I went on… “This young wine just “arrivéd” in local wine shops about two weeks ago.  It’s called ‘nouveau’ because it’s the first release of the harvest – a simple wine, barely past puberty and fresh from the frothy fermentation vat with still-vivid memories of hanging around on the vine.  Beaujolais Nouveau celebrates the fertility of the harvest, so it’s Bacchanalian at its core!  In its native town of Beaujolais, the celebration begins at midnight with a parade (featuring lots of drinking), after which the wine hits the stores to satisfy long, anticipatory, Harry-Potter-like lines of eager imbibers.  The only serious thing about this wine is that it’s seriously grapey and easy to drink” I said fondly.  “And besides, they’re highly affordable, though in the world of Beaujolais Nouveau, you get quite a bit more bang for spending a bit more buck, so to speak.”

Hmmm, that sounds interesting, but what should I bring as a back-up?” she asked, wisely cautious.

“Well,” I continued, now on a roll, “at the holidays a sparkling wine is always a welcome site, and a good Brut is one of the most versatile food wines you can find – especially a Brut Rosé, which also lends a festive holiday color to your glass.”  Besides, (depending on your goal for the evening!) sparkling wine inspires more lurid conversation than most wines – want to hear a good story along those lines?”

“Well I’m not sure I want to get into that on our first dinner date, but… I’d like to hear the story!” she said.

“I think you’ll like it,” I said.  “You know the two types of champagne glasses, right?  The tall, slender flute and the low, flat cup or coupé?”

“Of course.” She said.  “And I know flutes are best for preserving the bubbles.”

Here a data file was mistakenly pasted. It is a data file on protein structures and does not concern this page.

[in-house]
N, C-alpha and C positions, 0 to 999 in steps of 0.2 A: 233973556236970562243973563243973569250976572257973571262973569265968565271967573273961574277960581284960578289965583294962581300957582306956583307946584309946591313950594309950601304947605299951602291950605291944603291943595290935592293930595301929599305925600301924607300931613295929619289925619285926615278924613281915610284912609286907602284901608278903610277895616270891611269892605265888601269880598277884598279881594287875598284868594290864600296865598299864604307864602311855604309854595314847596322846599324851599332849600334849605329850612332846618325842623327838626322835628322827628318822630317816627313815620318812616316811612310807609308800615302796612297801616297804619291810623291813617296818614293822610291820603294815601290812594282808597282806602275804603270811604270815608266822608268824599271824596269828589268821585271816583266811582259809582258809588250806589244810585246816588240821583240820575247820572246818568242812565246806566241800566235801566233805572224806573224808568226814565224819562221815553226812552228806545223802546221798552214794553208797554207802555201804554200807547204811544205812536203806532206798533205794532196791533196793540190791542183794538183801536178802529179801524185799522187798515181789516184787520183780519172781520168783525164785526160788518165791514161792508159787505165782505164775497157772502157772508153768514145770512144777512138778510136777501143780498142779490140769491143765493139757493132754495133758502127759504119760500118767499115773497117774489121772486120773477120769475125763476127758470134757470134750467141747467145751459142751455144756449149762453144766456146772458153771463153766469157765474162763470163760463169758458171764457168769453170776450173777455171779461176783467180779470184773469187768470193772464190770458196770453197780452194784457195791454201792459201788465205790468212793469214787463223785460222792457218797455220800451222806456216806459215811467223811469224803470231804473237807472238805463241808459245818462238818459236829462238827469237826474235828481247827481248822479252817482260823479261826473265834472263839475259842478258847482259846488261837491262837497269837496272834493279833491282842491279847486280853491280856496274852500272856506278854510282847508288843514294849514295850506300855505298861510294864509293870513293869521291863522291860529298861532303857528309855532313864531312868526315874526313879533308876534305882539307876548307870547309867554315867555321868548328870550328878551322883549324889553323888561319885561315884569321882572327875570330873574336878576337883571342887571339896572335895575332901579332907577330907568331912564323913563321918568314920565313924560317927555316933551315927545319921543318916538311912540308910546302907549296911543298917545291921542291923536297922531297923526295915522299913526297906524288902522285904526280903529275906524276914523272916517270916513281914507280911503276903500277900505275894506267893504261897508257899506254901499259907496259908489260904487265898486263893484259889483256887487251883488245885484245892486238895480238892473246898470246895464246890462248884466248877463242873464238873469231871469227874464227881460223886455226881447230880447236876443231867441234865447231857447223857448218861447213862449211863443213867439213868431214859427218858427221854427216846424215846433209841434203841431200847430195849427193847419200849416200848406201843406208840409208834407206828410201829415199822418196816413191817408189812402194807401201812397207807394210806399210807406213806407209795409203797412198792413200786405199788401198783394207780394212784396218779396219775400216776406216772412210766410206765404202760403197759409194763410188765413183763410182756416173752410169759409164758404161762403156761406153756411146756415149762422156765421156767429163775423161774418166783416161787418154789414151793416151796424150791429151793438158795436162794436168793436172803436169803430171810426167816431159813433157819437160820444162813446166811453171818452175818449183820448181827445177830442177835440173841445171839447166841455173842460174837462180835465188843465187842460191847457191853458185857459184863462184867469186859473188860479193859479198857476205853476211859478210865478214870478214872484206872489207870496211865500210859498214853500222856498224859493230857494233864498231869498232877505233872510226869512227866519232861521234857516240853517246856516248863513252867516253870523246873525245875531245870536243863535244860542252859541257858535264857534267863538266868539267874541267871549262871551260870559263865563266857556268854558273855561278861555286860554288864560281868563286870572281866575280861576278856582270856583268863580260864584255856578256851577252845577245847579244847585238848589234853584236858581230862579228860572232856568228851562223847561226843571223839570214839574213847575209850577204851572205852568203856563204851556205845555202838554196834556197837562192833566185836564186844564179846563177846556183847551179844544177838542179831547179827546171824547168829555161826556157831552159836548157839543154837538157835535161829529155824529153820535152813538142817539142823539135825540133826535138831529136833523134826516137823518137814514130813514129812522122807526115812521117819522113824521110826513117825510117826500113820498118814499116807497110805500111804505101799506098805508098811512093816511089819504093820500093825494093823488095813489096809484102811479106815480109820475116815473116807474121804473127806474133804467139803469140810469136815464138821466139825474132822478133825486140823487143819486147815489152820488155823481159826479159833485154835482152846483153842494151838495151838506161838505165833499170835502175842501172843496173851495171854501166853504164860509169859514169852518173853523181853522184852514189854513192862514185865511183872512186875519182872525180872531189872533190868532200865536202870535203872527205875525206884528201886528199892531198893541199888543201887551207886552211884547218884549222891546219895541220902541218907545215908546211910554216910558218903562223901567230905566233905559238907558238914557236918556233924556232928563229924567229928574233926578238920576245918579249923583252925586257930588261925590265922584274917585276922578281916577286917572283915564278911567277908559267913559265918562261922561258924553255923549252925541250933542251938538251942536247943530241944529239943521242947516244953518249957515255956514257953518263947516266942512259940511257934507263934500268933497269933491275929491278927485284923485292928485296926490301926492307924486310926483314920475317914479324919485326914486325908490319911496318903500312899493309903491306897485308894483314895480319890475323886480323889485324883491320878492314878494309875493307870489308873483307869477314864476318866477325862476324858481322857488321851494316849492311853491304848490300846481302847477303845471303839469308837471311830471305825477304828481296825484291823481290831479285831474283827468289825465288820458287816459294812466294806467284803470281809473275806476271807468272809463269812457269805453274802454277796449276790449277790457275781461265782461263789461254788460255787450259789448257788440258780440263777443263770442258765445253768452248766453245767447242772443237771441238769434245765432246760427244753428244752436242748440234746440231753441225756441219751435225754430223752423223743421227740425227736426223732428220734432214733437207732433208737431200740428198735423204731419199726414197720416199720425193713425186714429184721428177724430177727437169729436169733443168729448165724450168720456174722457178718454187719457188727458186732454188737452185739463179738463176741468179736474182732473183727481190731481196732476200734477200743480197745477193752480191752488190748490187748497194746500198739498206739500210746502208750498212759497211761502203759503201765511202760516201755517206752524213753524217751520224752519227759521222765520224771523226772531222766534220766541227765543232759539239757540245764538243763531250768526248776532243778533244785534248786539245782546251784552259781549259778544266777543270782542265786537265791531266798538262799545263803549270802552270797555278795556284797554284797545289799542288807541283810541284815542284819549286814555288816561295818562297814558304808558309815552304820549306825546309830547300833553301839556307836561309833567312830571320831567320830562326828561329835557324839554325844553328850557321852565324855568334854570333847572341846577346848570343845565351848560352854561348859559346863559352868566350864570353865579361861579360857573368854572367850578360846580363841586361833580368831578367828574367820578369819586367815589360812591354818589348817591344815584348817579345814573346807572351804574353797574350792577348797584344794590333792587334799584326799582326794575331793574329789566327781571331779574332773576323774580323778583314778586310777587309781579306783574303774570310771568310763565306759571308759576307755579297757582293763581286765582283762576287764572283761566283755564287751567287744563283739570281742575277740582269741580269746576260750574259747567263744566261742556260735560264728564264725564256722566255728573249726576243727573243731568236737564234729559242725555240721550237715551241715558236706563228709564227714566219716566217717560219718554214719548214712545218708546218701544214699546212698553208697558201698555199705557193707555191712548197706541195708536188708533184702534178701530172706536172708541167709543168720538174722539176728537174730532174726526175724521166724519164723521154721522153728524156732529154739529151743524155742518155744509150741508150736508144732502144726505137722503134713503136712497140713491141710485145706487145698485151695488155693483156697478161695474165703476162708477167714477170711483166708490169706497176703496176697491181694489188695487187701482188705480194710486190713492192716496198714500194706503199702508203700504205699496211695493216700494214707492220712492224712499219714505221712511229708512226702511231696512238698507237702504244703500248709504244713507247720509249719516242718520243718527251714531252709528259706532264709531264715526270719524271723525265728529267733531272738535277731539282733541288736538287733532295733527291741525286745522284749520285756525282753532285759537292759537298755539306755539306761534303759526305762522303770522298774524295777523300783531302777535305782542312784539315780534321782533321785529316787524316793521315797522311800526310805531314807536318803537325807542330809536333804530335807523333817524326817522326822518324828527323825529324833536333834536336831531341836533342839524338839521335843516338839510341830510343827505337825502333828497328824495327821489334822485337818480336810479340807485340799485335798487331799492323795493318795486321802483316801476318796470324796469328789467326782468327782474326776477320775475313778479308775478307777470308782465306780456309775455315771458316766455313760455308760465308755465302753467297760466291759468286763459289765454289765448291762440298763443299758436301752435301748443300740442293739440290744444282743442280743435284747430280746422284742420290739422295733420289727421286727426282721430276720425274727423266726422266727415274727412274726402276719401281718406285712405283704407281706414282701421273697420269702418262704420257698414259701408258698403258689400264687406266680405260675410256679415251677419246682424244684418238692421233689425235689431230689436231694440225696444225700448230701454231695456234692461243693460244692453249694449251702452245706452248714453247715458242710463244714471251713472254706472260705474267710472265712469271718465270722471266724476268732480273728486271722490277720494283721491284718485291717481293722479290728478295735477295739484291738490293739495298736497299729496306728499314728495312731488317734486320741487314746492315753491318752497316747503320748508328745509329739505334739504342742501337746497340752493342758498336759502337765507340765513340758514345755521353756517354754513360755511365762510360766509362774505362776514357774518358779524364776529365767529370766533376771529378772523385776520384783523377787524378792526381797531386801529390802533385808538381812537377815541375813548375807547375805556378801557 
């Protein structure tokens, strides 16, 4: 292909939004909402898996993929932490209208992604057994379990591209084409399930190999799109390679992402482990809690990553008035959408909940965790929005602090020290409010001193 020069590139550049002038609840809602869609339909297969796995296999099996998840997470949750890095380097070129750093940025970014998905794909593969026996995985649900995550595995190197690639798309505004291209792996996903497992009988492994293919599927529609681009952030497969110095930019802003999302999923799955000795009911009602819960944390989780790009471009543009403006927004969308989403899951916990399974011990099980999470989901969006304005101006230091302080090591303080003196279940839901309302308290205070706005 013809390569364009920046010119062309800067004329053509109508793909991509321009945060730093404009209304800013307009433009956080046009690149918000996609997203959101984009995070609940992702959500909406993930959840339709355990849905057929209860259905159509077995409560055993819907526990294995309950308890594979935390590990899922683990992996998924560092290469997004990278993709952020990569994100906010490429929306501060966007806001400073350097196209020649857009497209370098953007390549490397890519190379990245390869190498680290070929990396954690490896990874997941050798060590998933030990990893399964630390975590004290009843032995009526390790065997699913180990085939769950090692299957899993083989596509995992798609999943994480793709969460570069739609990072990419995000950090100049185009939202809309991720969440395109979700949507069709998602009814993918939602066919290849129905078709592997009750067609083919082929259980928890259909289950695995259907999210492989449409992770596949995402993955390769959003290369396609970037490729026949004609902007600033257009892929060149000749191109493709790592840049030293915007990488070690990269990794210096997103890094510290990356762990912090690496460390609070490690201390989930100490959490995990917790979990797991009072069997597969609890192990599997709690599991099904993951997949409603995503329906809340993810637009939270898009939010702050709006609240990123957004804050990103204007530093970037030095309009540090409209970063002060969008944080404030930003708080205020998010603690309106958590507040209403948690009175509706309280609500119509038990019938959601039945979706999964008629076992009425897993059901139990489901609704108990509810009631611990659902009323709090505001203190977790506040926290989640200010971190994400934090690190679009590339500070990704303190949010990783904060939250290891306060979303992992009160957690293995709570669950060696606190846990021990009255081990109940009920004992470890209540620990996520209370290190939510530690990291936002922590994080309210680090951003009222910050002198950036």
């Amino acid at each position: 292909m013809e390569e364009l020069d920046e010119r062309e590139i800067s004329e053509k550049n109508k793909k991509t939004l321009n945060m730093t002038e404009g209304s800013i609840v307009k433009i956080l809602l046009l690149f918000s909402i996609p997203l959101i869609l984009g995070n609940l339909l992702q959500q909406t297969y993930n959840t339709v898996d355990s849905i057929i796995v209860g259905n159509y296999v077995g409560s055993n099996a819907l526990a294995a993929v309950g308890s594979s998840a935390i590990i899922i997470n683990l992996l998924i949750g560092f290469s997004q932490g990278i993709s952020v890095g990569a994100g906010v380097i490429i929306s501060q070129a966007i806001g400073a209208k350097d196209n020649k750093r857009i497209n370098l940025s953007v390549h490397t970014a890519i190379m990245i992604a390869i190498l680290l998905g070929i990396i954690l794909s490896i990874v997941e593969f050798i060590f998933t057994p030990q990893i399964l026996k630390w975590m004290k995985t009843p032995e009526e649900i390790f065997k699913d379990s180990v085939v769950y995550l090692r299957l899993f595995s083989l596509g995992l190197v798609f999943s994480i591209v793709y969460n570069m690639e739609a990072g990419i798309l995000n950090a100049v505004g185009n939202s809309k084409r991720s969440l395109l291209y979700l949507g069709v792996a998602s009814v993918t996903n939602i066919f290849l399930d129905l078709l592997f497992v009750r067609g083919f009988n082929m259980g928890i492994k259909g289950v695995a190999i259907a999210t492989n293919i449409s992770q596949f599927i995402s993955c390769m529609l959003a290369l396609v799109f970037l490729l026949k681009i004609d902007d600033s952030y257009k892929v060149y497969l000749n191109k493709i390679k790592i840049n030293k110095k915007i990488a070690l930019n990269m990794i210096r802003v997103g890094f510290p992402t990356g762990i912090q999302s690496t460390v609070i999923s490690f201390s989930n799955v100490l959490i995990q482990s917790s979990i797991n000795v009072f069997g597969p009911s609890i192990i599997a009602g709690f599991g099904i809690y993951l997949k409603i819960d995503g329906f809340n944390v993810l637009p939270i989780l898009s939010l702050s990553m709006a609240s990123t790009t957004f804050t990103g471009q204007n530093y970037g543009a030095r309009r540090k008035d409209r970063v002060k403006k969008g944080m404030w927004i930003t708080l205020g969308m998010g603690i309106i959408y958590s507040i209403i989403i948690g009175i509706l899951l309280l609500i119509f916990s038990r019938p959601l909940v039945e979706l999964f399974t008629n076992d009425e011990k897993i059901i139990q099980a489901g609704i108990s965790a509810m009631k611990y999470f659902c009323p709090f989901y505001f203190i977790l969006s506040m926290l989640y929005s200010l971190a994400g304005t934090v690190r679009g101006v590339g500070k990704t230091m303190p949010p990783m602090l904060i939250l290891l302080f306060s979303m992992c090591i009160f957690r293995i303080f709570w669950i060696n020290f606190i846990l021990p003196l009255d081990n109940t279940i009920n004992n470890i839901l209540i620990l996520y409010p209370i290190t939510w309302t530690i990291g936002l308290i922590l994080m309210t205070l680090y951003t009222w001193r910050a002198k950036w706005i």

Champagne Coupe“Right.  But it’s the coupé that has the more tantalizing story.  It supposedly originated in the years just before the French revolution.  According to the story, poor King Louis didn’t offer his young bride much bedroom satisfaction even though she was young and vivacious and wantin’ to be wanton.  Which she was, on more than one occasion, but outside the restrictive confines of the royal bedroom.  Each time, she countered her husband’s jealousy through extravagant gifts.

Keep in mind that her wanton behavior occurred when the age of courtesans was still fresh.  And as a courtesan’s customers entered her boudoir, she often greeted them with champagne served in a hand-blown glass – a replica of her own breast.  A preview of coming attractions, as it were.  Rumor has it that one of Marie Antoinette’s penance gifts to her King consisted of such a glass – titillating, so to speak, in its naughtiness as a gift to a King, and exactly the sort of thing the marauding revolutionists would have surely destroyed during the siege of the royal residence.”